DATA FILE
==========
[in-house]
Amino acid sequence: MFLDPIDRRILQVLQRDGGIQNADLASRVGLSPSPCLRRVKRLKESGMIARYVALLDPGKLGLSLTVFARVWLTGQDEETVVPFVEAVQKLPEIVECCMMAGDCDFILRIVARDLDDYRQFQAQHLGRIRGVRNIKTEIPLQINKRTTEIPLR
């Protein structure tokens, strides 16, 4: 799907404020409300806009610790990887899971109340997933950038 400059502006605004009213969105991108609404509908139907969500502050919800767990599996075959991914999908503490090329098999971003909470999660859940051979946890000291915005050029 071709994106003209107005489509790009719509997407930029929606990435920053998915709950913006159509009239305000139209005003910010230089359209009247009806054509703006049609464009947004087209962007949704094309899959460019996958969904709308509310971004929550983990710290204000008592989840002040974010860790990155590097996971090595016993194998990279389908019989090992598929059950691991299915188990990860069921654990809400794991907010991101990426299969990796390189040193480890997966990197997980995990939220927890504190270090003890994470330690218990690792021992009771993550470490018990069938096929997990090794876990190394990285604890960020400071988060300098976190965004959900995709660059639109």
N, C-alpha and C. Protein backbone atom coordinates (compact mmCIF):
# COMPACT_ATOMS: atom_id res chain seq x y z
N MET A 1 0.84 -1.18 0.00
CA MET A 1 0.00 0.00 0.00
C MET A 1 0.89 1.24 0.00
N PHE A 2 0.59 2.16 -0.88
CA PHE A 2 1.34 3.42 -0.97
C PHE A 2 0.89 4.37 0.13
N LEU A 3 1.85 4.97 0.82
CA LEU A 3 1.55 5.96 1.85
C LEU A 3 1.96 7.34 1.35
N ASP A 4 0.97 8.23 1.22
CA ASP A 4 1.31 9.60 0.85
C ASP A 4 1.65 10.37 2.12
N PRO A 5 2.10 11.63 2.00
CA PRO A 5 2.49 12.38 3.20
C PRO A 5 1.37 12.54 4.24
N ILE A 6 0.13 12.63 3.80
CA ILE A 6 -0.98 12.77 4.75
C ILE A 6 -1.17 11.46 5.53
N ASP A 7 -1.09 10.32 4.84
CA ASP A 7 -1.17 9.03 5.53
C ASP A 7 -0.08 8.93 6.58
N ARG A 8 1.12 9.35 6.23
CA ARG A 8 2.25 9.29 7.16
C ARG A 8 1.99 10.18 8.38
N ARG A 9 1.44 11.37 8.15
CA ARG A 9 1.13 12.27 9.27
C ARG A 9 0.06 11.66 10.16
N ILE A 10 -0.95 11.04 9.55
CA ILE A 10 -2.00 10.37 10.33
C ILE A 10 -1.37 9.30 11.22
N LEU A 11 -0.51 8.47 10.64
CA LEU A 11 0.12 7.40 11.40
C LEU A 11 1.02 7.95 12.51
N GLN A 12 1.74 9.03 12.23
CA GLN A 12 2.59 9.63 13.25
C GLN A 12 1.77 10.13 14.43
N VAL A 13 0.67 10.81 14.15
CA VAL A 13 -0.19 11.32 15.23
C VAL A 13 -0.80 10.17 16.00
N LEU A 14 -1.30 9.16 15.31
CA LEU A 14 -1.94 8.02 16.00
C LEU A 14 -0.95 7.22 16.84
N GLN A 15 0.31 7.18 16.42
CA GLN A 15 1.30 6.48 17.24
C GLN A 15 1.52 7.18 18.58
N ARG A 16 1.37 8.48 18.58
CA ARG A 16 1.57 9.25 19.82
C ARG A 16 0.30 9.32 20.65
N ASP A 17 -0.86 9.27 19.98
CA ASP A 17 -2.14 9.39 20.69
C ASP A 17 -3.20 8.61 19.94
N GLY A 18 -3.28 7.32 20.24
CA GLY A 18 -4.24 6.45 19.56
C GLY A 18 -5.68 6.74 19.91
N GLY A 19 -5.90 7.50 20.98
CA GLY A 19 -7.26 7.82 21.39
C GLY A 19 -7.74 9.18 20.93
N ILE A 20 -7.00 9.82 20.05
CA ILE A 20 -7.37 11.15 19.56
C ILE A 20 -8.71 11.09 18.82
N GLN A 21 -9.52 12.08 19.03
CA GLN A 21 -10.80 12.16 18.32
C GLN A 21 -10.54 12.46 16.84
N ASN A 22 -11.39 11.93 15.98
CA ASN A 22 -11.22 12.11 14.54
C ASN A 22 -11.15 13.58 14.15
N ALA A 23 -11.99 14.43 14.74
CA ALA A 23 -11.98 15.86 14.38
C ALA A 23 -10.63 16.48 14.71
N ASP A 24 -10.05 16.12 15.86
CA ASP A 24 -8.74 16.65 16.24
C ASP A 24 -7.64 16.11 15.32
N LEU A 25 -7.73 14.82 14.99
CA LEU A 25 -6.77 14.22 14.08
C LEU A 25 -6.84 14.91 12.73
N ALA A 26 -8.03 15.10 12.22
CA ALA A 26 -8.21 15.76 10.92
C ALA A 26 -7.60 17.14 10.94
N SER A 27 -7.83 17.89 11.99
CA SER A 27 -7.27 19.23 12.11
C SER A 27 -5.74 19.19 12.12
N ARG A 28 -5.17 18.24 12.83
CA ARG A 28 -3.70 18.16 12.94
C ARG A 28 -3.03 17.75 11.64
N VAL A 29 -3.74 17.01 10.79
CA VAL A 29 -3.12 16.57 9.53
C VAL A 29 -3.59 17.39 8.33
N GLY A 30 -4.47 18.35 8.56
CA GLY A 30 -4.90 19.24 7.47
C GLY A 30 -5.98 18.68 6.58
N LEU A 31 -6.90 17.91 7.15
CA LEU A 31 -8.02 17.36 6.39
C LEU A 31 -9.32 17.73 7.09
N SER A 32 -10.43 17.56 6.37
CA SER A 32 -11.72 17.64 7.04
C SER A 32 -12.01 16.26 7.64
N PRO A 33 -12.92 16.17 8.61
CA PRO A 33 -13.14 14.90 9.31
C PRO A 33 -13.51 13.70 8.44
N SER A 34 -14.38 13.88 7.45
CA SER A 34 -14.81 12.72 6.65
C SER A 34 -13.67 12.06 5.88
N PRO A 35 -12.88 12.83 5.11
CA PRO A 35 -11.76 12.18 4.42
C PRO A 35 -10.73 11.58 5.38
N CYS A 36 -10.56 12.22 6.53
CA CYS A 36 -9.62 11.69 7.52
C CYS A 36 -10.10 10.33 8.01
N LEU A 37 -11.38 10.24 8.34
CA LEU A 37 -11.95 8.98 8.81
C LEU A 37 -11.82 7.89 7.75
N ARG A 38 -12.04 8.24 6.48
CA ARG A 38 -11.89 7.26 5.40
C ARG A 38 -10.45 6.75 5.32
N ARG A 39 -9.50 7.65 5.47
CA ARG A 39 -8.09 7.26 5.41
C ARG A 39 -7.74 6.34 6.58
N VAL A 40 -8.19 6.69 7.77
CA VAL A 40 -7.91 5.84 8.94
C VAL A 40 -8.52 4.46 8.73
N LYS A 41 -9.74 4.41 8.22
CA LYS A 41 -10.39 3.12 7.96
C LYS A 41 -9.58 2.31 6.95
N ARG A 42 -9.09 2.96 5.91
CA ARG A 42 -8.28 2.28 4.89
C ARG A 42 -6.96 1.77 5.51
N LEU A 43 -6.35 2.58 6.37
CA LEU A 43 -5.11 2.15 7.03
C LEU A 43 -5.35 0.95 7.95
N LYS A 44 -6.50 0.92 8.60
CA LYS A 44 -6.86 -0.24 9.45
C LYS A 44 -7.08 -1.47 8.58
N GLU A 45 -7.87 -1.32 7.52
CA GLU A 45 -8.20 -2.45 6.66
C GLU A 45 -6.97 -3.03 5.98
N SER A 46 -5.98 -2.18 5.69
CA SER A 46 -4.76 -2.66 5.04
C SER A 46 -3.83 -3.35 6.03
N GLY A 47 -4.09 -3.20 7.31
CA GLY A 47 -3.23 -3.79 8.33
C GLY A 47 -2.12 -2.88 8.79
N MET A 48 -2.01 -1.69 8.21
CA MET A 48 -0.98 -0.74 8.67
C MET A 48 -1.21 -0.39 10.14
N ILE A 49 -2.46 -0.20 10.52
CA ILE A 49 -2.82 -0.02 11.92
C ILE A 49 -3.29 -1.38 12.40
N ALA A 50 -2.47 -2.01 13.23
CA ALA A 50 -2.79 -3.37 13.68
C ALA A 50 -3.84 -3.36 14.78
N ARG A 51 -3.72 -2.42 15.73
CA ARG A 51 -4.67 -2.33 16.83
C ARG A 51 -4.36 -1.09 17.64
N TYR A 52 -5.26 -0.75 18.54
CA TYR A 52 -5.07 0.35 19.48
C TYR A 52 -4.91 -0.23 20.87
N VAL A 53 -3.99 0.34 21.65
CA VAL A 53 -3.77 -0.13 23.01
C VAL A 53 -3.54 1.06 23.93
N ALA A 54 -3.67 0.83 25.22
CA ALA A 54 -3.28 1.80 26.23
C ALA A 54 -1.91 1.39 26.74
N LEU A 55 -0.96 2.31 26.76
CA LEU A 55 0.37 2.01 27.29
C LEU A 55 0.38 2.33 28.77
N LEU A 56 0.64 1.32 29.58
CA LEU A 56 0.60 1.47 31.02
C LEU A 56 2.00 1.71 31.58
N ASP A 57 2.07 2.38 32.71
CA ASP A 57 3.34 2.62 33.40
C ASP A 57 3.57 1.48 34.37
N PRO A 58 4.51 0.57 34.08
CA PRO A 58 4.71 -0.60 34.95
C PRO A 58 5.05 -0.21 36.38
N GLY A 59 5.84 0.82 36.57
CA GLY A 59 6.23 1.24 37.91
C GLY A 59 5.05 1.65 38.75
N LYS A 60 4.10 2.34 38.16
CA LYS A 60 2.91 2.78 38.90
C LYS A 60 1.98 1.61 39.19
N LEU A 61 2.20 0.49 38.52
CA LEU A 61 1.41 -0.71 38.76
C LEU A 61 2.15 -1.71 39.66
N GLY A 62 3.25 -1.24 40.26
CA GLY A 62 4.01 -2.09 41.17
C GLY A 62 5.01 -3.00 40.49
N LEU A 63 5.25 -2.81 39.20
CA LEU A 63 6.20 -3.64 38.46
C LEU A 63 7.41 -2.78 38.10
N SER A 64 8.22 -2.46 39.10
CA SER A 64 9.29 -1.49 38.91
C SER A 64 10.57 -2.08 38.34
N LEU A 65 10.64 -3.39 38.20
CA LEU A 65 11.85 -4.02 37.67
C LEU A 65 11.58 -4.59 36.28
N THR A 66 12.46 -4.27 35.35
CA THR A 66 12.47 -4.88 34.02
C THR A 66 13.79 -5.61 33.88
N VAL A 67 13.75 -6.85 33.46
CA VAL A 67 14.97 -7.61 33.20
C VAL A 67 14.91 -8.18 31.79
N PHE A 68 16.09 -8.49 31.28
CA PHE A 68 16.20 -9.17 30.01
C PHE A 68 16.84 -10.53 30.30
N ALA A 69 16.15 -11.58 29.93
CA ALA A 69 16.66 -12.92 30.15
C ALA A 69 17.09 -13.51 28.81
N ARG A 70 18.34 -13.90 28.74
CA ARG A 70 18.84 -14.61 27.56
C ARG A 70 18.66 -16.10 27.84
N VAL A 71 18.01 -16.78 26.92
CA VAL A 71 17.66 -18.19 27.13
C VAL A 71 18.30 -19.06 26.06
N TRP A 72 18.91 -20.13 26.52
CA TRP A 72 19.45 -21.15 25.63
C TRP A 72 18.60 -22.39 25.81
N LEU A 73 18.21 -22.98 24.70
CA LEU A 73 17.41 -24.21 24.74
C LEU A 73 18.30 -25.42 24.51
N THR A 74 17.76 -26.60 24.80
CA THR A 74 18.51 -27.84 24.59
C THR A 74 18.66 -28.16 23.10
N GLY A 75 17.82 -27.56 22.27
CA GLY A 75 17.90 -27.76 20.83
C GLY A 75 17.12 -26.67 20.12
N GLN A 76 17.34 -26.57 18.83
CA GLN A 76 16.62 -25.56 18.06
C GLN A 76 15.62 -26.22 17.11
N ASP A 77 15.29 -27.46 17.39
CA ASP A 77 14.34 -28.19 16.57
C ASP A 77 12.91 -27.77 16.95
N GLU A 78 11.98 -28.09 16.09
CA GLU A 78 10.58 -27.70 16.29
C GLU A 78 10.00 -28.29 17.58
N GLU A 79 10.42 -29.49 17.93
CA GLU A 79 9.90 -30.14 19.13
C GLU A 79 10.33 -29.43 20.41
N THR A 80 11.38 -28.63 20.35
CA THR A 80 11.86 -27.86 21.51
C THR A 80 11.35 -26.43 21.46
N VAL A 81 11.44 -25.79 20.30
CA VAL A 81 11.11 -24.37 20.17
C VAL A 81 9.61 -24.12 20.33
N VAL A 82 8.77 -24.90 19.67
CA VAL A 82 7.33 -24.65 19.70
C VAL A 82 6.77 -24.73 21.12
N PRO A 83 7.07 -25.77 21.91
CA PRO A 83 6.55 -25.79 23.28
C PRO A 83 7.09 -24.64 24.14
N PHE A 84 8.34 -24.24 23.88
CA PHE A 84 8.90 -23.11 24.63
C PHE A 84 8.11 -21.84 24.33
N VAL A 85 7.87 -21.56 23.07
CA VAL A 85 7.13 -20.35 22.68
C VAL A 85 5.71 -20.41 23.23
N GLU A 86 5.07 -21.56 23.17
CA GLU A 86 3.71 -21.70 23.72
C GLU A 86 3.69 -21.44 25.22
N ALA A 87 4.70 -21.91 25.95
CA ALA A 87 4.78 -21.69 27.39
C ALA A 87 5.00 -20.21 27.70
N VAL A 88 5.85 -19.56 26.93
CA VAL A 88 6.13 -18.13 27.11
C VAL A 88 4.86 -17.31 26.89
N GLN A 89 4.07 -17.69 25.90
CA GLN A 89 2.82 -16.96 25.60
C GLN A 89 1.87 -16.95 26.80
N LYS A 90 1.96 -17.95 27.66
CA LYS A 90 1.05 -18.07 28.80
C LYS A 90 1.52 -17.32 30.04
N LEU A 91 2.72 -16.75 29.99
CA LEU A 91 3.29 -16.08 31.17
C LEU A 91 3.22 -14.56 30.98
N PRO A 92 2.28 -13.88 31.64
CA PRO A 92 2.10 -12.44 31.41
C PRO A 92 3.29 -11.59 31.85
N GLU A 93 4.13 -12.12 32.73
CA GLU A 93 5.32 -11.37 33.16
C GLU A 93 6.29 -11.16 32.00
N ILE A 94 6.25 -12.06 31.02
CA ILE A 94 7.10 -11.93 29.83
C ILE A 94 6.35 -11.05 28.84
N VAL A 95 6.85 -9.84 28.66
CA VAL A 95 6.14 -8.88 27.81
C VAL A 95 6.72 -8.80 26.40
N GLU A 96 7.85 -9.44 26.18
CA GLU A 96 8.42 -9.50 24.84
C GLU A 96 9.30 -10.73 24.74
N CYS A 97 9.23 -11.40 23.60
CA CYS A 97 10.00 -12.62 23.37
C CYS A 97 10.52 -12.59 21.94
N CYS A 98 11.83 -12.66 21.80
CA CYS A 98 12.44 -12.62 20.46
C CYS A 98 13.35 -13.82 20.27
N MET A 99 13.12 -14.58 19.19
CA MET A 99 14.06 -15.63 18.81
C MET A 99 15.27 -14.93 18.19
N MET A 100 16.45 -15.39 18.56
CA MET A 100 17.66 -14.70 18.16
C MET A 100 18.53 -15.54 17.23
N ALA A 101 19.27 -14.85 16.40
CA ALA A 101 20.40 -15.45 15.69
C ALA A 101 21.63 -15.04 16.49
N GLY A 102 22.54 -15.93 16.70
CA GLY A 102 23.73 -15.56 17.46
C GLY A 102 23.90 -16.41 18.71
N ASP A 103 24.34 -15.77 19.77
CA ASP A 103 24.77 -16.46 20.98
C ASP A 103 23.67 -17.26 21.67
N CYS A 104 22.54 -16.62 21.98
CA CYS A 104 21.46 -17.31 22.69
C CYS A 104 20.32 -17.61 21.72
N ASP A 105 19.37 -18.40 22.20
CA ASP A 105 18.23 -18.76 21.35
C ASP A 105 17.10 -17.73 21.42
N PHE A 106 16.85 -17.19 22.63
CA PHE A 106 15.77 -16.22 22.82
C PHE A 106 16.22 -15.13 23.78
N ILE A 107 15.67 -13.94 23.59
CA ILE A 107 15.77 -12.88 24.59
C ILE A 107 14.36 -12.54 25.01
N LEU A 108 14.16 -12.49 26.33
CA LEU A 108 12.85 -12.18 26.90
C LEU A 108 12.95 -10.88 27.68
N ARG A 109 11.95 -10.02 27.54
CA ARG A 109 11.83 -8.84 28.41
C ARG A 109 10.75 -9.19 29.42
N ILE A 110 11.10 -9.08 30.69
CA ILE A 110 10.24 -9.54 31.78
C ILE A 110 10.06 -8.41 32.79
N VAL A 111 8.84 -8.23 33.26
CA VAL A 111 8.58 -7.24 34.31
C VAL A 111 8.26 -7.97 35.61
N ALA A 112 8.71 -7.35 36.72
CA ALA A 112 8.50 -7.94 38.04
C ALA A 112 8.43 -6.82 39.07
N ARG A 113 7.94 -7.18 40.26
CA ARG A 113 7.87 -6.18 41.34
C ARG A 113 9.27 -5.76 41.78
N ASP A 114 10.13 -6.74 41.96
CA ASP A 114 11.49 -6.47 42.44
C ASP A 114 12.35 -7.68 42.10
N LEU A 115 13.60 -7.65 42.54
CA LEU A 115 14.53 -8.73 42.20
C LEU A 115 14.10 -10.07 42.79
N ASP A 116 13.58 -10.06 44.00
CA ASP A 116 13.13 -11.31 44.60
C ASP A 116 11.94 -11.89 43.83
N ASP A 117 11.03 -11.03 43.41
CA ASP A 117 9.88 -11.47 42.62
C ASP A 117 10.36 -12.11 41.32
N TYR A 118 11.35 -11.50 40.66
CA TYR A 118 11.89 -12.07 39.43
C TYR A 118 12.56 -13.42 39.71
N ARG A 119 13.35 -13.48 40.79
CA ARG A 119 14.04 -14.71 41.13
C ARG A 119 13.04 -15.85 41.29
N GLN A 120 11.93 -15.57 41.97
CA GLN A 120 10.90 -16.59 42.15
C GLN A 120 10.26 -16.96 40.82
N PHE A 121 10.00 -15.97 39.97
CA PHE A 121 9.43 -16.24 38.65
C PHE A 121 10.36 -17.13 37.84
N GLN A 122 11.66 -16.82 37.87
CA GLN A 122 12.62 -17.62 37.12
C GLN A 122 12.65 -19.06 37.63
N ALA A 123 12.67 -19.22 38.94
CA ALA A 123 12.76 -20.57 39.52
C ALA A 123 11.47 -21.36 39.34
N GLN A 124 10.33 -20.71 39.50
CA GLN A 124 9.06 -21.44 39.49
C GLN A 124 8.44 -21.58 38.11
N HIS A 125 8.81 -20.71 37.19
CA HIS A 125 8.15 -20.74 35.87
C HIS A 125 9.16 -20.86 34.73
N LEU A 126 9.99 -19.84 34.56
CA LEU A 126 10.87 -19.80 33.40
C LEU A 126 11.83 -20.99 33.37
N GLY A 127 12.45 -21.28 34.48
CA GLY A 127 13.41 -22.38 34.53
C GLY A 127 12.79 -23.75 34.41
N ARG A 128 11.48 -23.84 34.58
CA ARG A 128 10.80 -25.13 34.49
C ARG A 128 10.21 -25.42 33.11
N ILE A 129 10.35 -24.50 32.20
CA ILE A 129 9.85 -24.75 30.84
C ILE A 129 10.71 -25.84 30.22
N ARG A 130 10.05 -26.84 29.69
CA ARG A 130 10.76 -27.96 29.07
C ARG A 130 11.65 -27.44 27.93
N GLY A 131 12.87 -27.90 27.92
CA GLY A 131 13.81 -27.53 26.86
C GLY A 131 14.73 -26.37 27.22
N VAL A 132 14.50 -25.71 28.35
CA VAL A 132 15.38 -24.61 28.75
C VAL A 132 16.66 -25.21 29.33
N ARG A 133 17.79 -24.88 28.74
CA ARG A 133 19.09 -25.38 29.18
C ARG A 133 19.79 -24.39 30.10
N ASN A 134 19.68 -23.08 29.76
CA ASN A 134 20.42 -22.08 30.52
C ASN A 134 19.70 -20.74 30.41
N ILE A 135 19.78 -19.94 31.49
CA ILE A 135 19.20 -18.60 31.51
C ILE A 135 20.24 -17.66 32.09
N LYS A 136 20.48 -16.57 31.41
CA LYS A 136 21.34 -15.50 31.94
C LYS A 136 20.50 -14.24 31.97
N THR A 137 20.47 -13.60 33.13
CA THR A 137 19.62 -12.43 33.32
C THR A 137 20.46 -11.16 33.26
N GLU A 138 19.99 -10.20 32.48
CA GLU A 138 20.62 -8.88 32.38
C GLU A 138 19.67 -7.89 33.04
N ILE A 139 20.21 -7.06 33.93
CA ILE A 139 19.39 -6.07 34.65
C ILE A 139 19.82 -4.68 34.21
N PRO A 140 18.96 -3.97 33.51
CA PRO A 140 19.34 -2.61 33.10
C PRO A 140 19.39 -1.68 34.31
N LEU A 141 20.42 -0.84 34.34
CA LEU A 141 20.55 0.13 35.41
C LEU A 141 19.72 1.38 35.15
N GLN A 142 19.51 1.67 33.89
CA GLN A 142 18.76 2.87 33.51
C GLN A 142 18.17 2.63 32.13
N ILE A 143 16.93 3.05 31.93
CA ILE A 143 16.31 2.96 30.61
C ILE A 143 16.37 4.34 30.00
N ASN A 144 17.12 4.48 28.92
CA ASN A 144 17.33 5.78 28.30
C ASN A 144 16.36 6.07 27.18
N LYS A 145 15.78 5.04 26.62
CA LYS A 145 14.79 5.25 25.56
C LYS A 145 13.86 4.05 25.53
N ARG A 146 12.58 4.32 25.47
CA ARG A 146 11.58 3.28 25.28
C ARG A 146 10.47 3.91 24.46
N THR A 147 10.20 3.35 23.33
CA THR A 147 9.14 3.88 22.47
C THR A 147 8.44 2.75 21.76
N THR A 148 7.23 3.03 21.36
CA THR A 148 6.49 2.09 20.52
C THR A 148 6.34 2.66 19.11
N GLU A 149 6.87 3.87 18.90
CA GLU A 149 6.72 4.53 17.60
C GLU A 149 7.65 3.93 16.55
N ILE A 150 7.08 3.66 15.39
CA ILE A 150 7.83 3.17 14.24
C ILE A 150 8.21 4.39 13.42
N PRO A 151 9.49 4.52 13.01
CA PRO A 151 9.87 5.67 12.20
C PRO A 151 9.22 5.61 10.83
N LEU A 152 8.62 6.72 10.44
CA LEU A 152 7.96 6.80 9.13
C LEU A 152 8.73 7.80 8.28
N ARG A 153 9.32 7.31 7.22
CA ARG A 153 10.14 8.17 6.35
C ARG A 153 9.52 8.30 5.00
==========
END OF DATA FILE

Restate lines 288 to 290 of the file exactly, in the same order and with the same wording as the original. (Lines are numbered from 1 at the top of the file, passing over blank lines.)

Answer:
N VAL A 95 6.85 -9.84 28.66
CA VAL A 95 6.14 -8.88 27.81
C VAL A 95 6.72 -8.80 26.40